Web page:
Bergstein and Tutor, a friend who headed two major construction companies that merged this year in a deal valued at $862 million, began investing in Los Angeles restaurants, including Le Dome. There they met Samaha, who was flying high with Franchise Pictures. When Franchise began struggling, Bergstein and Tutor loaned Samaha $14 million, secured by Franchise’s film library. When Franchise went under, Bergstein ended up with most of the library.
Armed with product, Bergstein and Tutor acquired ThinkFilm in November 2006 for a reported $18 million in cash and $5 million in debt. The distributor, founded in September 2001 by veteran execs Jeff Sackman, Randy Manis and Marc Hirshberg, as well as Mark Urman from Lionsgate, fielded a string of such Oscar-worthy films as “Half Nelson,” which earned Ryan Gosling a best actor nod in 2007, and “Born Into Brothels,” 2005’s winner for best documentary.
Bergstein said ThinkFilm was insolvent when he bought it. Sackman, who quit the company in anger in April, said it was profitable for four of its first five years but looked for a buyer two years ago when art-house attendance dipped.
“We were very cooperative at first,” Sackman said of Bergstein.
At Bergstein’s urging they went on a buying spree, acquiring films like “In the Shadow of the Moon,” which ThinkFilm bought for $2.5 million at Sundance in 2007 but which grossed only $1.1 million in theaters that November.
Indeed, only four films out of more than 30 releases during the past two years have grossed more than $1 million, including Sidney Lumet’s “Before the Devil Knows You’re Dead,” which grossed $7 million last fall, and Helen Hunt’s “Then She Found Me,” which grossed $3.6 million in April despite advertising money being pulled, sources said.
Many planned ThinkFilm releases are now in limbo. The dark comic drama “Momma’s Man” was announced in March as a ThinkFilm acquisition and August release. But the deal never happened and it went to Kino International instead.
“Battle in Seattle,” “A Stone’s Throw” and “A Happy Death” have been taken off the calendar and the drama “Blue Valentine” was never made because the promised funding fell through.
ThinkFilm doesn’t list “The Last Confederate: The True Story of Robert Adams” as having been released but producer Julian Adams said it was released briefly last August. Since then he said he has been unable to get a financial statement from Bergstein. “I can’t even describe the heartache,” Adams said. “I’m beyond frustrated with it.”
Bergstein’s highest-profile production is the $30 million “Nailed,” directed by David O. Russell, which was shut down by SAG, the DGA and IATSE four times this summer over money woes.
Bergstein said the guild problems have been resolved and that the movie only needs two days of pickup shots; others said scenes crucial to the film are missing. In any case, additional days were funded and the film will apparently arrive on schedule in early 2009.
Producer-director Taylor Hackford, who is finishing postproduction on ThinkFilm’s “Love Ranch,” starring his wife Helen Mirren, said funding came through “just in time.”
“The fact is he stayed with us,” Hackford said of Bergstein. “We never shut down for a day. Everybody got paid.”
Other Bergstein-backed movies nearing completion include the road comedy “Five Dollars a Day,” the romantic comedy “My Sexiest Year” and the $30 million crime drama “Black Water Transit.”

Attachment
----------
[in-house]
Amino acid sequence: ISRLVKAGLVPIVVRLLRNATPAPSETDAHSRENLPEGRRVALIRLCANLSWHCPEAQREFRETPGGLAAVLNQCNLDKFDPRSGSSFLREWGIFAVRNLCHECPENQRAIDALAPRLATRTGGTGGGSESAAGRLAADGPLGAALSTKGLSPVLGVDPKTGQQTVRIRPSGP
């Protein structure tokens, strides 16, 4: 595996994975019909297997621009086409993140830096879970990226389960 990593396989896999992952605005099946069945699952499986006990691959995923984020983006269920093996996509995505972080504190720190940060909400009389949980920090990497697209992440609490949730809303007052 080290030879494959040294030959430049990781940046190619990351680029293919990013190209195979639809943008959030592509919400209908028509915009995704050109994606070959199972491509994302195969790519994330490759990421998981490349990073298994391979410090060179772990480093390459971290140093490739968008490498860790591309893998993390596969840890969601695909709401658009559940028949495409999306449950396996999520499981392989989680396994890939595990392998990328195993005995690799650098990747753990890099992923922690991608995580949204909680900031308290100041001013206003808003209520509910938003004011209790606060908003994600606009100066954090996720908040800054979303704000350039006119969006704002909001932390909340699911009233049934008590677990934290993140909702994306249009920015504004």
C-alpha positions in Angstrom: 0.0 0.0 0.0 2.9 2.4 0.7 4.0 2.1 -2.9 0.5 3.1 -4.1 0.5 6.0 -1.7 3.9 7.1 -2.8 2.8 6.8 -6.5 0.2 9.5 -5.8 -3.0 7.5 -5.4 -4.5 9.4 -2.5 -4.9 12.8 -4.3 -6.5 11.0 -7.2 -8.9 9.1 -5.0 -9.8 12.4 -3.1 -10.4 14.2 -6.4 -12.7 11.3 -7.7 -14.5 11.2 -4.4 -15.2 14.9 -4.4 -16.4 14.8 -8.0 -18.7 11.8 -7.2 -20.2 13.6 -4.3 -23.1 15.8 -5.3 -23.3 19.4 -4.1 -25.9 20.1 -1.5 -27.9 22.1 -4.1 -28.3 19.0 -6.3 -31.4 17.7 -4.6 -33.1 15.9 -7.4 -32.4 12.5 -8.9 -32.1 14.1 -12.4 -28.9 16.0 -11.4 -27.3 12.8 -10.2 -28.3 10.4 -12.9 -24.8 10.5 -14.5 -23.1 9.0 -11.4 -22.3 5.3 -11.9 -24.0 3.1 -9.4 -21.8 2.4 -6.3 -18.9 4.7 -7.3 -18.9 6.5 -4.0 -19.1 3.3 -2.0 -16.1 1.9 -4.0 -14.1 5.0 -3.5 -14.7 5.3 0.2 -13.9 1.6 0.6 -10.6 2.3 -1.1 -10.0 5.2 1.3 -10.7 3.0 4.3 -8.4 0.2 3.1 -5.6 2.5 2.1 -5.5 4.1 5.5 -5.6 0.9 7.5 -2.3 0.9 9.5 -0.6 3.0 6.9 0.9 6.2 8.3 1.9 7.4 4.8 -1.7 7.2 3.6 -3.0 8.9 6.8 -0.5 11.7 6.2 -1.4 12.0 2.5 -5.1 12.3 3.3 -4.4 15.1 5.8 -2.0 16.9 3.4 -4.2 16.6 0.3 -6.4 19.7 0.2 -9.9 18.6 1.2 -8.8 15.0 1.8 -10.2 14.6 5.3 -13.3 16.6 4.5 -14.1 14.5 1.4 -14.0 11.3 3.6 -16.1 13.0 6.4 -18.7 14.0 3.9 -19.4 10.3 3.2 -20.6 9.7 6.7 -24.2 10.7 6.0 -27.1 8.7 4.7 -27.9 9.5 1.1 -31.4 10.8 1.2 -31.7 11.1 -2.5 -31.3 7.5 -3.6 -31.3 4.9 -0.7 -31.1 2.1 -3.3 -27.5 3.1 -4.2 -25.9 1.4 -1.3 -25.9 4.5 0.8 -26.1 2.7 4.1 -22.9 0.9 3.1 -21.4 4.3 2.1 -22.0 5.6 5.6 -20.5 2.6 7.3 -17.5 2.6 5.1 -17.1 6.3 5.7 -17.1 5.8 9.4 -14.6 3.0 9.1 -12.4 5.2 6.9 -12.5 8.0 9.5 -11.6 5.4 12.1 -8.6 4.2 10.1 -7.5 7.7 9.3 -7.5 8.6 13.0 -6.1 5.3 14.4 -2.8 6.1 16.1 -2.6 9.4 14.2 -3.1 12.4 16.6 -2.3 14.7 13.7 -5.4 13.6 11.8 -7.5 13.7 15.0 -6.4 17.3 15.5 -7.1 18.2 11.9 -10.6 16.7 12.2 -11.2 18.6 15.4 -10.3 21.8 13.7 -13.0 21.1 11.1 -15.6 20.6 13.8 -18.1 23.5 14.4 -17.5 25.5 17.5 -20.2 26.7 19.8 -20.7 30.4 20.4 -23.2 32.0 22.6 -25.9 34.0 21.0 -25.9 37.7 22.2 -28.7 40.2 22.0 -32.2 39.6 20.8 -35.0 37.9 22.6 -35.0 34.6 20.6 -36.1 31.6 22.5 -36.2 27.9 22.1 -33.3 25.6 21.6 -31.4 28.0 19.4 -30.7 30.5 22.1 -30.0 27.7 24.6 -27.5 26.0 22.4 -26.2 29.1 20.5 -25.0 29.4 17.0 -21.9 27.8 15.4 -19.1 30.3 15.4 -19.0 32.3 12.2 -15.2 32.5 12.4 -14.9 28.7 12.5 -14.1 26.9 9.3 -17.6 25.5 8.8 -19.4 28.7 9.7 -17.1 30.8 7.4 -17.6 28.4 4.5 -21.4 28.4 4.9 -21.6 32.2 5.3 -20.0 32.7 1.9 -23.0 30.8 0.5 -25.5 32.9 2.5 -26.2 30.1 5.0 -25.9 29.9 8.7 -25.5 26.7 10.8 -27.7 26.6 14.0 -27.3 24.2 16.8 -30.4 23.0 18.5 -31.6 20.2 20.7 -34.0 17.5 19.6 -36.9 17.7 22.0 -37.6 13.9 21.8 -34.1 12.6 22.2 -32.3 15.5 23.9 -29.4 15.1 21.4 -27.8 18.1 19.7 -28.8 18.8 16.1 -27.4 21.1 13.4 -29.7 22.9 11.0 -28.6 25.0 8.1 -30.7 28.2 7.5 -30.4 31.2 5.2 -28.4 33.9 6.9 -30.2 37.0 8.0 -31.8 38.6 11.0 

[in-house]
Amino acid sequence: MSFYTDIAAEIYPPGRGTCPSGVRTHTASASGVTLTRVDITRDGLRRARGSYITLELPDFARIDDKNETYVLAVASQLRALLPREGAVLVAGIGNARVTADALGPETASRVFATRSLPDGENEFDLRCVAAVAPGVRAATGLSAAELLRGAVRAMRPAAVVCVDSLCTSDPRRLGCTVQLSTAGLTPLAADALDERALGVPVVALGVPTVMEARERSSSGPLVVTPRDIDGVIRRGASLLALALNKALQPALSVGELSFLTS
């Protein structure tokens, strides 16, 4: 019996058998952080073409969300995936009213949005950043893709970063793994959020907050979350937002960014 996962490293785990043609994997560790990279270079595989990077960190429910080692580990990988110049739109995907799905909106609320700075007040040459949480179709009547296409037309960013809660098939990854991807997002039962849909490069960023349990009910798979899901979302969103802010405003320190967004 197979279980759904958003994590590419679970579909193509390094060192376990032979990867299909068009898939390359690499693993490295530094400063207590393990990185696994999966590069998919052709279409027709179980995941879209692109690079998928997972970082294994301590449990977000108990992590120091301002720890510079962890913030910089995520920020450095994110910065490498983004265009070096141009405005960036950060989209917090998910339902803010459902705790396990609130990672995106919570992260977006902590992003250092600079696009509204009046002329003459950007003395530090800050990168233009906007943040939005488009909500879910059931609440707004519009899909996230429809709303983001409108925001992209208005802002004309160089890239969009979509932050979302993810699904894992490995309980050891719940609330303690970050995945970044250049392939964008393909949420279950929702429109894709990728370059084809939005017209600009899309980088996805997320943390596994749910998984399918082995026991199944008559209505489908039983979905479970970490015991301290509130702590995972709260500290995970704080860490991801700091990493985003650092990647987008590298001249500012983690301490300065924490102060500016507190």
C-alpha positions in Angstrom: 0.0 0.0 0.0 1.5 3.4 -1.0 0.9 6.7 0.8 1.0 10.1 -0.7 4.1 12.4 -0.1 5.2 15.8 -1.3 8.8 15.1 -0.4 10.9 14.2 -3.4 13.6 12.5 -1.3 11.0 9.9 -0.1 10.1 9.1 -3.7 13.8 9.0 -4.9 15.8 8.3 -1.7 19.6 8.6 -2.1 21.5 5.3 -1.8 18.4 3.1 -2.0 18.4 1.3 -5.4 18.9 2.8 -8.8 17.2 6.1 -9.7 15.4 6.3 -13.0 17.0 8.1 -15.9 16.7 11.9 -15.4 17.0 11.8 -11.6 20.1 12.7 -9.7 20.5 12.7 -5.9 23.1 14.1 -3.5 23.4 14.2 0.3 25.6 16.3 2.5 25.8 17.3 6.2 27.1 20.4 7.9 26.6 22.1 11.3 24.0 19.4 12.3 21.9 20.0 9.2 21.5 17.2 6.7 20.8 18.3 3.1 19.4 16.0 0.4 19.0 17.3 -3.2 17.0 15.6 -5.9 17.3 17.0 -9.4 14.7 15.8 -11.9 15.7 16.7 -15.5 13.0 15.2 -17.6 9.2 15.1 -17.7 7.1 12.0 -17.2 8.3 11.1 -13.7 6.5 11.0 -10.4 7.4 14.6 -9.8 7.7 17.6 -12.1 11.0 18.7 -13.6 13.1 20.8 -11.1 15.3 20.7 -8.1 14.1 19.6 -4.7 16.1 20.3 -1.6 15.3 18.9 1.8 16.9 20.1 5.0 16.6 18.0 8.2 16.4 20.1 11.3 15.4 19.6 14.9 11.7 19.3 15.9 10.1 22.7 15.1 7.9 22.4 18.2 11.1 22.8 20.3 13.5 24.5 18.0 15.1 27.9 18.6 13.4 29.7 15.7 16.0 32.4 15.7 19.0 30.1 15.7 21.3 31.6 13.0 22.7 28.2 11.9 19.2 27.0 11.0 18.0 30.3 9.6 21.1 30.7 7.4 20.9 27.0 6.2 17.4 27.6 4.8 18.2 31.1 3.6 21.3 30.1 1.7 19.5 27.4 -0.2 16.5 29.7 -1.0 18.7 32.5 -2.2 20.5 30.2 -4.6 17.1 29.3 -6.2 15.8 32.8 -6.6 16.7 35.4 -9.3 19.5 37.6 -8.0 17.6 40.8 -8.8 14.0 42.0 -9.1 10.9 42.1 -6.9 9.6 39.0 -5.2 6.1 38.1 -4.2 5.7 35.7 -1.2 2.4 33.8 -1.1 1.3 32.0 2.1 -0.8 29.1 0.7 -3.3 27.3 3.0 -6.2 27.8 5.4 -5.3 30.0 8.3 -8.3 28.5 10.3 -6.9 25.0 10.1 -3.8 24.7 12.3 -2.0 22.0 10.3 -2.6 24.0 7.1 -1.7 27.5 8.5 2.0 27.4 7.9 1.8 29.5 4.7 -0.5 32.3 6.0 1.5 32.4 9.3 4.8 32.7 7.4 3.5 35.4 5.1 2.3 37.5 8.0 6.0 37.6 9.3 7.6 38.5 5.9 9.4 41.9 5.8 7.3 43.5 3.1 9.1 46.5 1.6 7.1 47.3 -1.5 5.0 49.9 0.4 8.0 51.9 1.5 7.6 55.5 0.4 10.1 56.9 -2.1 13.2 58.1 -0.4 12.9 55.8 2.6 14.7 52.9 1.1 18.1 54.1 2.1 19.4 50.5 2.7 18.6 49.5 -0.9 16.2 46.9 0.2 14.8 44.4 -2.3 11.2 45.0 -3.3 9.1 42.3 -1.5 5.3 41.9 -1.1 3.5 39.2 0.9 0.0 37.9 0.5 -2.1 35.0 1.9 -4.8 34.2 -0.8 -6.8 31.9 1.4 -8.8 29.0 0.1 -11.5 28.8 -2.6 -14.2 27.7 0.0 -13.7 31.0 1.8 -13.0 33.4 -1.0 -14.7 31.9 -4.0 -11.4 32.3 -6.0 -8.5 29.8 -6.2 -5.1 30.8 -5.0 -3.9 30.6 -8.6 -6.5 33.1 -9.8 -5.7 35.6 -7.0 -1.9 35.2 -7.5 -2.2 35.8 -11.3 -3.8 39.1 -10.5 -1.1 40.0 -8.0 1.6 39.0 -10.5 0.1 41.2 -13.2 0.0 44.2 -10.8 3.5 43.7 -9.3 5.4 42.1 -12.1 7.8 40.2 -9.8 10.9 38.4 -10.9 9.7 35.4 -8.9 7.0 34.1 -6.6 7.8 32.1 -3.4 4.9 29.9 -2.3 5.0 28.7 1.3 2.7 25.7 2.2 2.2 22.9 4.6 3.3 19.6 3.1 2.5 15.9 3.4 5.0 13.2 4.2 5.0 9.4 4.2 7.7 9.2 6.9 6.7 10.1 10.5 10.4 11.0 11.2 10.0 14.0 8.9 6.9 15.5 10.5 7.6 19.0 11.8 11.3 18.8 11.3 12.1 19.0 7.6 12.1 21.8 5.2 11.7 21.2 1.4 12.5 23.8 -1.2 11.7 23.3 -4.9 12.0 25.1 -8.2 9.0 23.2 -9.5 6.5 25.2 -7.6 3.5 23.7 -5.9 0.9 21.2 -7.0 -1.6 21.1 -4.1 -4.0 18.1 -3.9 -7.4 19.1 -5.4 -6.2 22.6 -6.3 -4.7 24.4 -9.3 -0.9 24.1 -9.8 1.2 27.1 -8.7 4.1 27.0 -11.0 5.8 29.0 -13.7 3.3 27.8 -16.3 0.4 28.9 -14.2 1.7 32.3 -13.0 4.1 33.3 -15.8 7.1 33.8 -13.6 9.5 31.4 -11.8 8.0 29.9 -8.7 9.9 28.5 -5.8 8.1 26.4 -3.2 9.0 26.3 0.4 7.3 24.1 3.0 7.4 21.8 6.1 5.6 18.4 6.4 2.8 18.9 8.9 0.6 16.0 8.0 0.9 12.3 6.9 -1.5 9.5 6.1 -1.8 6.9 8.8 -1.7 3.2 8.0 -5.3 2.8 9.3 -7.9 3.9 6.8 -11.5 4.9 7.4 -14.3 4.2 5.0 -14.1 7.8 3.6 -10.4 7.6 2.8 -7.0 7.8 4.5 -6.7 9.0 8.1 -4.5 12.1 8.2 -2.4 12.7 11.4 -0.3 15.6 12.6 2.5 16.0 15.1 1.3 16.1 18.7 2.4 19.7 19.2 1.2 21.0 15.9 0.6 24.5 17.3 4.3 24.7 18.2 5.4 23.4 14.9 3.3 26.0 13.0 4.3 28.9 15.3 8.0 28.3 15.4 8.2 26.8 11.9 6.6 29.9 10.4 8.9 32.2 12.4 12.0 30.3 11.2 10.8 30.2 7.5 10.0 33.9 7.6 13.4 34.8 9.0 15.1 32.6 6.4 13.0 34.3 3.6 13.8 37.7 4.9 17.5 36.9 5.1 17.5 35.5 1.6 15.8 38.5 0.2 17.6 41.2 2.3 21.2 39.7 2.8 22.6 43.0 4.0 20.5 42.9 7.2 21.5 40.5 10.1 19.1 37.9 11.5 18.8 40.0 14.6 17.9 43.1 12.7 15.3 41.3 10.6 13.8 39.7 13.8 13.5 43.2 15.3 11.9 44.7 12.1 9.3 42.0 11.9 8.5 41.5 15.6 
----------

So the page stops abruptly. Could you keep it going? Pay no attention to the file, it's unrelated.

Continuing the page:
It’s unclear what effect, if any, ThinkFilm’s apparent money woes will have on Bergstein’s current productions. But his credibility, per various sources, is at an all-time low.
One agent said he feels sorry for Urman, who must field calls from angry filmmakers and skeptical reporters. “(Bergstein) over-committed,” the agent said. “He didn’t care about the budgets of movies. He just did them. It was like almost a three-card Monte game. Monies were moving in all different places to meet the latest fire drill, and at some point the cards stop and there is no money.”
Urman declined repeated requests for an interview, but Bergstein angrily denied rumors that the company is firing employees, withholding paychecks and stiffing profit participants.
When he bought ThinkFilm, he said, he agreed with Canadian regulators to close its Toronto office, which resulted in layoffs. He also put pressure on Urman and Sackman to trim the staff, and he outsourced home video to Image Entertainment, which Bergstein was to acquire. The Image deal later fell apart, with Bergstein blaming Image for backing out and Image claiming Bergstein did not come through with funding. A separate deal to acquire IM Global as a second sales agent also unraveled, and Bergstein recently divested his majority interest in the company.
Bergstein dismissed as “complete nonsense” allegations that he has not paid DVD royalties. “We’re the same as any other studio,” he said. “We recoup what we’re due. We get our distribution fee and the rest goes out. Sometimes reporting by ThinkFilm was in fact late, just like studios report to me late sometimes.”
Bergstein said his plans for ThinkFilm are much larger than anyone realizes. Theatrical distribution and foreign sales platforms are only a means in which to gather content before the industry transitions to selling directly to consumers digitally. Then the key will be to own the most content, so despite all the naysayers, he plans to acquire even more movie and TV libraries.
In the meantime, Bergstein said ThinkFilm’s finances are solid and it will continue to release films.
But Sackman said what has happened at the company he co-founded breaks his heart.
“I am very proud of what we built and accomplished at ThinkFilm,” Sackman said. “And very sad to see how in the past 16 months the company and its reputation have been diminished.”